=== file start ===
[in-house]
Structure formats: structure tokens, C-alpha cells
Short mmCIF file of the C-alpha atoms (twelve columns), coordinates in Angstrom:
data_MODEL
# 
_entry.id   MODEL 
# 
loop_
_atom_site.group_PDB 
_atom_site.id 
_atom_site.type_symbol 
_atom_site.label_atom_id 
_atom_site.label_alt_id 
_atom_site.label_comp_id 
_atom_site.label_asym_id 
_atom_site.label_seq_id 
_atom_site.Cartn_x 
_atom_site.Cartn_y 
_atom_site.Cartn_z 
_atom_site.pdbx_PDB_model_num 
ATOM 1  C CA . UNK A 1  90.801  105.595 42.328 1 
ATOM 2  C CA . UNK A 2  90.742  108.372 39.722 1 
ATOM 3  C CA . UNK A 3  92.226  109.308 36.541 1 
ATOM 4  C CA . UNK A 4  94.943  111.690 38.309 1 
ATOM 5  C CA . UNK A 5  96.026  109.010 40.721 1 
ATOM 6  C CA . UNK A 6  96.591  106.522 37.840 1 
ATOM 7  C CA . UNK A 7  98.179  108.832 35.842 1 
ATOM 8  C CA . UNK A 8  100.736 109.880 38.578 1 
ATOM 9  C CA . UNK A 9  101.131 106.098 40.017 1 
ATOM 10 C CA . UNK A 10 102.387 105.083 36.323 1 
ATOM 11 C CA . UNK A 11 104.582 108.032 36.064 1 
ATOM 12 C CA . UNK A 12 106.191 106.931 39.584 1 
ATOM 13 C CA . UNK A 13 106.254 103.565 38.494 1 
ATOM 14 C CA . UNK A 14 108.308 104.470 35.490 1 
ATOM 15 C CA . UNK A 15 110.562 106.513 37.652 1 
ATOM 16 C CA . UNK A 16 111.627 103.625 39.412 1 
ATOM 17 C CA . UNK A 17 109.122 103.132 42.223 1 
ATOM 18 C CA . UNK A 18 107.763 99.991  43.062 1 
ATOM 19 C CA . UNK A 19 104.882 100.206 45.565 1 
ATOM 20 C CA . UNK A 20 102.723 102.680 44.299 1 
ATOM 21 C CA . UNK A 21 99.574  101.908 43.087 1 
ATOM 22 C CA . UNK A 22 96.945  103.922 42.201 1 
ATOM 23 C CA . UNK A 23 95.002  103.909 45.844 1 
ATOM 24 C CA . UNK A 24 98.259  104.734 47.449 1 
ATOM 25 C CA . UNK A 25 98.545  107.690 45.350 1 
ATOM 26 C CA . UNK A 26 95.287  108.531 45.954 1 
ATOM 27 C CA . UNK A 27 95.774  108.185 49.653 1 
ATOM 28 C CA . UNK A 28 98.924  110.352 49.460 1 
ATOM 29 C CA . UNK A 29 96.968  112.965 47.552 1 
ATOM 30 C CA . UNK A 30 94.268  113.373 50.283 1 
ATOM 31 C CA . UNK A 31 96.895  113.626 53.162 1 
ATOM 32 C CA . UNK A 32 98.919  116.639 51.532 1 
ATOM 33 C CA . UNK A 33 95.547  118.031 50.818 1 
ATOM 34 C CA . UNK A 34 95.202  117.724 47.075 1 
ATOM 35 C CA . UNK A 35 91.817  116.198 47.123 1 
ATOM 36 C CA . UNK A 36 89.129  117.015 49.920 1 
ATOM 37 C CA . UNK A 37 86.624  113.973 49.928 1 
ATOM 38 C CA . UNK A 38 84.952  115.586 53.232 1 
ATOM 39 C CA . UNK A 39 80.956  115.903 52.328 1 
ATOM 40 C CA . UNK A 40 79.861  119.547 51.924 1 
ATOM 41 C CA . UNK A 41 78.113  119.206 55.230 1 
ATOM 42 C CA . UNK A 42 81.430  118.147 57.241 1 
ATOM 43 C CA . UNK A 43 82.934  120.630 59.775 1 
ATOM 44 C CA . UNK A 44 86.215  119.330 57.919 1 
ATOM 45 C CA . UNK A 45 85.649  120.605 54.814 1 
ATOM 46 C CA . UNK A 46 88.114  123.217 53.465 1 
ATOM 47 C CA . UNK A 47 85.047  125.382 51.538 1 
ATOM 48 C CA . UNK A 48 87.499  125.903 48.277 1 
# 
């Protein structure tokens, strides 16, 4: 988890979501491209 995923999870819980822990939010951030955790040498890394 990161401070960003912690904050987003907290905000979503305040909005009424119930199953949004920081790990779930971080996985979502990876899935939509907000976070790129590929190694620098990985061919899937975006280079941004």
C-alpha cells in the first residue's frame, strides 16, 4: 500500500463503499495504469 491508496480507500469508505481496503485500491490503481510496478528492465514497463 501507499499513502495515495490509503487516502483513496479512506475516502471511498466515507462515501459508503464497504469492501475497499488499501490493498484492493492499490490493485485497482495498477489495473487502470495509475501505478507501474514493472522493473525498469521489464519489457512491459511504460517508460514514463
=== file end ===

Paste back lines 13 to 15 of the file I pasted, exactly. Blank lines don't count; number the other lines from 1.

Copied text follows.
_atom_site.label_alt_id 
_atom_site.label_comp_id 
_atom_site.label_asym_id 